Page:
William Thien

Archive for November 2012

In discussing the matter of taxes with various associates and colleagues we began to clash on the matter of deductions for children. My opinion is that the deductions are unfair to single people or those who have perhaps only one child. The deduction taxpayers receive for their children is doubly unfair because they also get to add withholding allowances for their children, so less is taken from their pay check in terms of income taxes throughout the year. They therefore get paid more throughout the year and receive a substantially greater tax return in comparison to mine, yet we are paid the same by our employer.

If I compare the taxes I as a single person pay to that of another colleague who has five children, he makes on average $5,000 to $10,000 a year back on a tax return more than I do, depending upon the year. Round that up to $11,000 a year by including his withholding allowances and he makes then $11,000 a year more than I do. Our employer has decided that we should both be paid the same but the government has given him a raise, a rather substantial raise at that, one that is clearly unfair and merely because he has reproduced.

A chorus of my colleagues in response is that raising children is expensive. But that does not offer a reason as to why I should pay to raise their children or anyone else’s for that matter, and that is in fact what I’m doing. That money they get on their substantially larger tax return has to come from somewhere, and it comes from me and others like me who do not have children. To me that is unfair, perhaps parasitic even, particularly when throughout the year they also make more on their paychecks because they can claim withholding allowances for children. Yet, again we do exactly the same job and our employer has determined that we should be paid the same.

What to me exacerbates the situation is that most of my colleagues send their children to public schools because we have excellent schools where I reside and therefore those who receive the larger tax return also use substantially more government services than I do. Yet still they pay less in taxes, substantially less. Responses were, that it was what people wanted. What people, I replied? “It’s popular,” another colleague explained later. My response to that, simply because something is popular doesn’t mean its right, or fair for that matter. Fascism has been quite popular, even in the context of a democracy. Popular? Really? Clearly, democracy can be mobbish and irrational. Democracy can also be a shrieking, harrowing flock of scavengers.

Popular?! Really?

Then I began to explain to another colleague who is highly learned why what is occurring in terms of the tax code is really socialist or perhaps even communist as it is clearly a redistribution of wealth, a poorly engineered one at that if you can call a redistribution of wealth a good thing. Even worse, said deduction is a redistribution of wealth from someone in the same economic class, from someone who works right next to him. Myself. That’s not what a redistribution of wealth is supposed to be about. A redistribution of wealth isn’t supposed to make someone poor. It’s rather just the opposite. This is the fundamental, gaping flaw in the deduction.The tax code is not even a taking from the rich to pay the poor, the tax code is taking from someone in the lower middle-income bracket and effectively ‘making him poor’ by giving his income right to the guy next to him simply because the guy next to him has a family. The government is making people poor simply because they don’t have a family and others do. That’s not right. But ultimately I see many of those who receive the subject deduction don’t really care where the money is coming from, as long as it is coming from somewhere. And I am to know they are to be wicked if to see it gone.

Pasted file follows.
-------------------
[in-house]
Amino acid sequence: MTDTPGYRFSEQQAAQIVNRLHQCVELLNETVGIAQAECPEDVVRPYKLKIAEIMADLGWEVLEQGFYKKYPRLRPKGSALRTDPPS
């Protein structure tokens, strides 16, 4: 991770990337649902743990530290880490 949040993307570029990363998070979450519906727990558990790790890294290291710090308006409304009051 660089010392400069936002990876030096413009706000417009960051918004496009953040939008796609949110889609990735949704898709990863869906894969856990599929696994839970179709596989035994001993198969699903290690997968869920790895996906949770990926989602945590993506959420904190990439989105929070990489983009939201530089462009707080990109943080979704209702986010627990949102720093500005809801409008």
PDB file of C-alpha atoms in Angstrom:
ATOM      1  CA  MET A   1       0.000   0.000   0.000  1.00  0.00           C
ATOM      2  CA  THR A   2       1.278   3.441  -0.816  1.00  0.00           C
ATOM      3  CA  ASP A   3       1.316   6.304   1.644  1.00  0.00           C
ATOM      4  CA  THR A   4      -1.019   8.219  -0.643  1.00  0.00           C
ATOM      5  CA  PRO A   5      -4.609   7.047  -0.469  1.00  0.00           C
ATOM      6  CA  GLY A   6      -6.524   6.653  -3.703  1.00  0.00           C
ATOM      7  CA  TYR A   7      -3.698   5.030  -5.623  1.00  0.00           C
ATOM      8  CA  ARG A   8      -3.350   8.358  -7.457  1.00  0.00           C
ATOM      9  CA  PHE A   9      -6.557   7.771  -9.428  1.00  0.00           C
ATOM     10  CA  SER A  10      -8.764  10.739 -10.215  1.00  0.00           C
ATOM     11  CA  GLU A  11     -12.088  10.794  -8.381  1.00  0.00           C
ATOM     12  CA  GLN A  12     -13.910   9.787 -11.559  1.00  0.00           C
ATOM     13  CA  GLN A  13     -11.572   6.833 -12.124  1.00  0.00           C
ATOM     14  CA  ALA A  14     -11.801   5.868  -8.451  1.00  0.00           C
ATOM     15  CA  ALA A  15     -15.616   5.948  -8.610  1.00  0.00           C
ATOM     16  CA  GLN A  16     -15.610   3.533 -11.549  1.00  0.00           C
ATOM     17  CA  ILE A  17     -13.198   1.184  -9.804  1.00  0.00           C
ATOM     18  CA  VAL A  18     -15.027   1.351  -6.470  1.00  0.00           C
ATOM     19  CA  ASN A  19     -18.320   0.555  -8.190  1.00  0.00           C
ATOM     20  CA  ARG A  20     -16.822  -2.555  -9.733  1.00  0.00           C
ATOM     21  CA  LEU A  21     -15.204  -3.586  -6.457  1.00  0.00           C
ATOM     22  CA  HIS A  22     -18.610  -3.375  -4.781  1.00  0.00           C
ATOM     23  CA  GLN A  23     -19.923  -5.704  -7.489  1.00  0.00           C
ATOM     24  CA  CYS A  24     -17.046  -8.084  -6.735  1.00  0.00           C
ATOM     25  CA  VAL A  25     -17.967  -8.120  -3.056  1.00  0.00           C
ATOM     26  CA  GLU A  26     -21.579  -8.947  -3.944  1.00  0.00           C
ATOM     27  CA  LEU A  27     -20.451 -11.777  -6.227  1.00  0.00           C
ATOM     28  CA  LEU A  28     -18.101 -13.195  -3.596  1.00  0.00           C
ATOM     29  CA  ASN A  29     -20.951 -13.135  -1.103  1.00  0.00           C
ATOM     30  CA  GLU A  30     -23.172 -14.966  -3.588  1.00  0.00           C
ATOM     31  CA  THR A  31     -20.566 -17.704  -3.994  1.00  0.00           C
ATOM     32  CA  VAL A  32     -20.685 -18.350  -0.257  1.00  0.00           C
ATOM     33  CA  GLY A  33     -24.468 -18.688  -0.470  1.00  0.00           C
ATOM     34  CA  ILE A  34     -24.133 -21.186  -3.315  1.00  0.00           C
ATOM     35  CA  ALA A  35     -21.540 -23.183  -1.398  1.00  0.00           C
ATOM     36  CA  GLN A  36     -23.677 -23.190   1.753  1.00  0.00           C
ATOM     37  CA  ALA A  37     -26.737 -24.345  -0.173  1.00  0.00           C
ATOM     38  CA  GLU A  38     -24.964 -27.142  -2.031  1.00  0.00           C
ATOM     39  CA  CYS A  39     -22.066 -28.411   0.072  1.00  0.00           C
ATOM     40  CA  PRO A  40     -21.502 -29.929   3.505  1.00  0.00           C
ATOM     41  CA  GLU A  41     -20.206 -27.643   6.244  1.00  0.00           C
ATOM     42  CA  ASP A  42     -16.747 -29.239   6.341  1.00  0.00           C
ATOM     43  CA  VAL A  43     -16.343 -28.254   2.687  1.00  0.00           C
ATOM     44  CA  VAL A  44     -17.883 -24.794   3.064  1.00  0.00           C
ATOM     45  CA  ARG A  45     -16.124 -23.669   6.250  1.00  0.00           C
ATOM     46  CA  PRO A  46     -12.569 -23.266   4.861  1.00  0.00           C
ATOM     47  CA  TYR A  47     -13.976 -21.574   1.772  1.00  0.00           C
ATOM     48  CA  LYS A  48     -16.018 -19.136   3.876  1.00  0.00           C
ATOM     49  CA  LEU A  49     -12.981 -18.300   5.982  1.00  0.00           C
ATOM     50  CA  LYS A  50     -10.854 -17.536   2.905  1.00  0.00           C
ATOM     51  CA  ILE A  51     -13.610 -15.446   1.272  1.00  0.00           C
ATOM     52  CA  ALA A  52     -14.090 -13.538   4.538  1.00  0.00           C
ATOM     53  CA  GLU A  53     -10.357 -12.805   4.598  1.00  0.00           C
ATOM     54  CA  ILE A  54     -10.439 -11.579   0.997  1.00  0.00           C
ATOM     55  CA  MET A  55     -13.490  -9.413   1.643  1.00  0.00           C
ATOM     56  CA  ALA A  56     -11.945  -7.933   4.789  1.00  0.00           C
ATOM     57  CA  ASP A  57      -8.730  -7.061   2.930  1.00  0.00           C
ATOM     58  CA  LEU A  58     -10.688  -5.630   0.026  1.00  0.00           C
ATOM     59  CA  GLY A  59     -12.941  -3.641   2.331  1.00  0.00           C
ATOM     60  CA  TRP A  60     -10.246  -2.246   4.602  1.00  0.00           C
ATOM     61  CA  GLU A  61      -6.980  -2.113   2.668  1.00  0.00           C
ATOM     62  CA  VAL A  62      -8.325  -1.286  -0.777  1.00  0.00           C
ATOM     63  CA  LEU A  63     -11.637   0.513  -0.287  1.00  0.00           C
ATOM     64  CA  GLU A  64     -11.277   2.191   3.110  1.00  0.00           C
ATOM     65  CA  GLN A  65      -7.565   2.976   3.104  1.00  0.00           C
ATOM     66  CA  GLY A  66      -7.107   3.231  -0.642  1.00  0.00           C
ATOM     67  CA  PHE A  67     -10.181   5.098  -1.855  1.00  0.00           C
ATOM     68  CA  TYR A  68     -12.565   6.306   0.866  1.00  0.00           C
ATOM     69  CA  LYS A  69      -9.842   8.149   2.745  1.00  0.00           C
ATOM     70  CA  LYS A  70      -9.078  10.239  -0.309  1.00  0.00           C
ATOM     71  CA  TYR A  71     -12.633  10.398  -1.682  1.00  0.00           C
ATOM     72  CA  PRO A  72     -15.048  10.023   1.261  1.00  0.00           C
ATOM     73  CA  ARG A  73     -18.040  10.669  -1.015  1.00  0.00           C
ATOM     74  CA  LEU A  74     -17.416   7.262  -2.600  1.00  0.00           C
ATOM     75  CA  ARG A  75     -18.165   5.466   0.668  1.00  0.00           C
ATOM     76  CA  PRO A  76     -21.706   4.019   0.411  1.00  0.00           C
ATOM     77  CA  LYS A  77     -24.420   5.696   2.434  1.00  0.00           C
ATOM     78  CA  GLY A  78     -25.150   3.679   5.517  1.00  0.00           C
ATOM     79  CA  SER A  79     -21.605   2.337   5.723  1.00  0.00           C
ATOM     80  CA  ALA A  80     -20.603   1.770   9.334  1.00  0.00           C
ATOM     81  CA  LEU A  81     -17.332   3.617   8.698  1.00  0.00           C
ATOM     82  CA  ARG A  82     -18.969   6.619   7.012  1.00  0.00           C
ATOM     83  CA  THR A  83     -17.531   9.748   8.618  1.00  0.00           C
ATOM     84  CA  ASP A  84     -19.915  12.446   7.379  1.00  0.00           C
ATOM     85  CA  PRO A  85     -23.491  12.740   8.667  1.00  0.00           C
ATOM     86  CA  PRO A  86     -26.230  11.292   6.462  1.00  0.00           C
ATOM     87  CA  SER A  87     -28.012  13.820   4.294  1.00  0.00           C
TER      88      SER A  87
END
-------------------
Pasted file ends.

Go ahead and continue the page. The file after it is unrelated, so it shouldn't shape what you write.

Another exemplary colleague, and he is, in this ongoing debate claimed that what the government was doing was “social engineering.” To that I say, the government should engineer society on someone else’s dime. I don’t like the way this is turning out, anyway. Many of you don’t either. You’ve said so much yourselves. Shall I expect to hear a change of tune?

But really it’s none of that now is it? It’s not the “popular” sentiment. Nobody is “social engineering.” When you boil it all down, what is really happening is that I’m paying for other people to have sex and reproduce. That at the very least makes the deduction immoral as the burden of the result of that sex is knowingly and willfully transferred to others. Politicians wanting to get elected saw such tax deductions as a way to get elected and now those deductions are written into the tax code. The politicians and their media arm merely feed you the excuse that it is “popular” or “social engineering” to make you feel good about giving it to your fellow Americans and you swallow it like the apple. But popular, not really. Social engineering, doubtful. You give Washington too much credit. And though I am not an overly religious person, the bible has things to say about what is happening.